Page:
Background: There is a need for data on the clinical safety of anthroposophic medicinal products (AMPs).
Objectives: The main objective of this analysis was to determine the frequency of adverse drug reactions (ADRs) to AMPs, relative to the number of AMP prescriptions.
Methods: EvaMed (Evaluation of Anthroposophic Medicine) was a prospective pharmacovigilance study with the patients of 38 physicians in outpatient care in Germany. Diagnoses and prescriptions were extracted from the electronic medical records. All physicians documented ADRs of Grades III-IV and serious ADRs, seven 'prescriber physicians' also documented non-serious ADRs of any intensity. Patients were eligible for this analysis if they had one or more AMP prescription in the years 2001-2010, followed by one or more physician visit.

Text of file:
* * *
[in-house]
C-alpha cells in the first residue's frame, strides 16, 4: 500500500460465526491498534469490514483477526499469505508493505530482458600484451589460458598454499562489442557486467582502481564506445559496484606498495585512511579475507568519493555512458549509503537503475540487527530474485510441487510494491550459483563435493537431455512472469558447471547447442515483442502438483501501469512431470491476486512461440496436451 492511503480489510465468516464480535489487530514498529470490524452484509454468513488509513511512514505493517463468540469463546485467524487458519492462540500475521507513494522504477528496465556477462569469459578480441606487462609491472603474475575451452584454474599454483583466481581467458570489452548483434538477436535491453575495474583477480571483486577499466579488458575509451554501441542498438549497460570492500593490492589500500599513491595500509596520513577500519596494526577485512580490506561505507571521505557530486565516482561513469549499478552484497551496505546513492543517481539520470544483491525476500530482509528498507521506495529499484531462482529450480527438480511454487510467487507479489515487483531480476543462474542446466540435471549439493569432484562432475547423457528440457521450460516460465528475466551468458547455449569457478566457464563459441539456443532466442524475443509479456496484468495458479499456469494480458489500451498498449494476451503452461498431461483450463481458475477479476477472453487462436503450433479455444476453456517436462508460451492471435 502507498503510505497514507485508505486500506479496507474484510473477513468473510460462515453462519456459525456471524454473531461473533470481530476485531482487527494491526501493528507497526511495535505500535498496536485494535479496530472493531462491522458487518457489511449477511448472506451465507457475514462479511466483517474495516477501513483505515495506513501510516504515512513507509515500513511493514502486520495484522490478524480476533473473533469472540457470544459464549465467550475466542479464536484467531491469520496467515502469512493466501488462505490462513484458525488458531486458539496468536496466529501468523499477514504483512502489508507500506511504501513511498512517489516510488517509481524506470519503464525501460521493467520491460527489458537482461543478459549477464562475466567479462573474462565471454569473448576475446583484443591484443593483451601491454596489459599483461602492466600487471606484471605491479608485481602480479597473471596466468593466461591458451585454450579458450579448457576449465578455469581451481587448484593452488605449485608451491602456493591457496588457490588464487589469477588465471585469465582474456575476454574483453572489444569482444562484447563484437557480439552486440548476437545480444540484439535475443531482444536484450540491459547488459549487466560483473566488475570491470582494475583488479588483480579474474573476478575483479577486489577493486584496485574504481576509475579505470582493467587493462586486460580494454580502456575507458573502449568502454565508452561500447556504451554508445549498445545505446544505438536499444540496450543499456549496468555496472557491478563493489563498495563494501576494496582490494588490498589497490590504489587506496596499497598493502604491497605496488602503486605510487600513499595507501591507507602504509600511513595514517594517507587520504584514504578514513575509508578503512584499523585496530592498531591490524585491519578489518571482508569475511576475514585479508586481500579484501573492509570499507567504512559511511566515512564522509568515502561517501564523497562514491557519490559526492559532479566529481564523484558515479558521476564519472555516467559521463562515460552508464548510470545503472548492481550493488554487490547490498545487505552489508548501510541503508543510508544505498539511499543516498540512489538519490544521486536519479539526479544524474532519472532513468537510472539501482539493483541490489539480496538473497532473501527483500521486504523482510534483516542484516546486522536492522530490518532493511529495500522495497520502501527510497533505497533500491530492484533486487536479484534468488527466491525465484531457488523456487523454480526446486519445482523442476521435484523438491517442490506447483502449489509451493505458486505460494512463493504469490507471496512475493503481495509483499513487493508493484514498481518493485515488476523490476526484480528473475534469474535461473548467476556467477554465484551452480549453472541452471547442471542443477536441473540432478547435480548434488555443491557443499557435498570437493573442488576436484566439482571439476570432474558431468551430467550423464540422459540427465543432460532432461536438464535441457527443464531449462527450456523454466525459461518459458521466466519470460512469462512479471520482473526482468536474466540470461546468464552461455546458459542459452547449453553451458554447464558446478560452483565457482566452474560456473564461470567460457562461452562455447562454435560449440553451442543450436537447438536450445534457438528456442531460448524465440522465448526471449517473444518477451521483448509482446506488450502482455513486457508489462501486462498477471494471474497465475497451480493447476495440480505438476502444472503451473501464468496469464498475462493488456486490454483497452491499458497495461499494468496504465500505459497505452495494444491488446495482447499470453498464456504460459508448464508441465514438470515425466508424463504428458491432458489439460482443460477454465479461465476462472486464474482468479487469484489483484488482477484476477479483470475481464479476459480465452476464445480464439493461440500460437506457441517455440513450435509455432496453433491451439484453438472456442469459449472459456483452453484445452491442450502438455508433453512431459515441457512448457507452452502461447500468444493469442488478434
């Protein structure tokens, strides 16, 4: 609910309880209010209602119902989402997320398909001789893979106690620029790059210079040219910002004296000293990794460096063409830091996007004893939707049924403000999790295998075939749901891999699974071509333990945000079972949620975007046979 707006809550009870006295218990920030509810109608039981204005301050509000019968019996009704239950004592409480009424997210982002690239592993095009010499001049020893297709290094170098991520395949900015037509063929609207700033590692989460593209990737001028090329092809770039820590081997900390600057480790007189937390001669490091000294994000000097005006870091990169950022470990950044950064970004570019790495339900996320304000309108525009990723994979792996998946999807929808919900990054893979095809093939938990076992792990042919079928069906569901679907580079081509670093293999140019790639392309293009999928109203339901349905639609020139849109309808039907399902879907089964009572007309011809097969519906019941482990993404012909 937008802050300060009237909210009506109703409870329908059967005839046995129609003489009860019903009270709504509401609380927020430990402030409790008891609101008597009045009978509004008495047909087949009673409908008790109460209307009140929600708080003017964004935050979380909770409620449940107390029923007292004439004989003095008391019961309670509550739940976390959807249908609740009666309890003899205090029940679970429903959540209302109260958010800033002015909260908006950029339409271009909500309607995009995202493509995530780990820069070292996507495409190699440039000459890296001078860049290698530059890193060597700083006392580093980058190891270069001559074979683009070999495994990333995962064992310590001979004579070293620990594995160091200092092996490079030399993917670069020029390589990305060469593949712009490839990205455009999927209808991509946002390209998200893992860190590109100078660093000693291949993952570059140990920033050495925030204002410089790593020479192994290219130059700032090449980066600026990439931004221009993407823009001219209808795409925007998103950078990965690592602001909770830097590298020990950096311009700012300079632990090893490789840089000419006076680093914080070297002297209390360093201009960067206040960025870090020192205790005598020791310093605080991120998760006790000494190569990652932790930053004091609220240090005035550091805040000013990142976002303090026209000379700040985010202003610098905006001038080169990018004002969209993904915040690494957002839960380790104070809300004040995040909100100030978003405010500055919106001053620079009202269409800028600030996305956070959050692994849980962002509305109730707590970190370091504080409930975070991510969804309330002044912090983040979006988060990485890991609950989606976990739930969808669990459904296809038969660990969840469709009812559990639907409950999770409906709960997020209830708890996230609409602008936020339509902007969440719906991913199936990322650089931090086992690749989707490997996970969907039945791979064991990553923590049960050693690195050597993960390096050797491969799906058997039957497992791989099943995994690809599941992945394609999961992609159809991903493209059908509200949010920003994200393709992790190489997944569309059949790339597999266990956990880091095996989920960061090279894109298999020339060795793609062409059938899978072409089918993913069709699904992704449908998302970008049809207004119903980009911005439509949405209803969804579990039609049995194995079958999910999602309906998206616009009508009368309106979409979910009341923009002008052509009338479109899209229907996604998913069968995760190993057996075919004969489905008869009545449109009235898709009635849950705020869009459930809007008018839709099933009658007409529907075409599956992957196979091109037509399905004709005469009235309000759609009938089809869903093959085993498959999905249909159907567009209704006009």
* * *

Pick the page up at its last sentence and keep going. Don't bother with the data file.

Results: A total of 44,662 patients with 311,731 AMP prescriptions, comprising 1722 different AMPs, were included. One hundred ADRs to AMPs occurred, caused by 83 different AMPs. ADR intensity was mild, moderate, and severe in 50% (n = 50/100), 43%, and 7% of cases, respectively; one ADR was serious. Among patients of prescriber physicians, ADRs of any intensity occurred in 0.071% (n = 67/94,734) of AMP prescriptions and in 0.502% (n = 65/12,956) of patients prescribed AMPs. In subgroup analyses according to age, specific AMPs or AMP groups, dosage forms, and concentrations (altogether 11 groups), the highest ADR frequency was 0.290% of prescriptions (for one specific AMP). Among all patients, serious ADRs occurred in 0.0003% (n = 1/311,731) of prescriptions and 0.0022% (n = 1/44,662) of patients.
Conclusion: In this analysis from a large sample, ADRs to AMP therapy in outpatient care were rare; ADRs of high intensity as well as serious ADRs were very rare.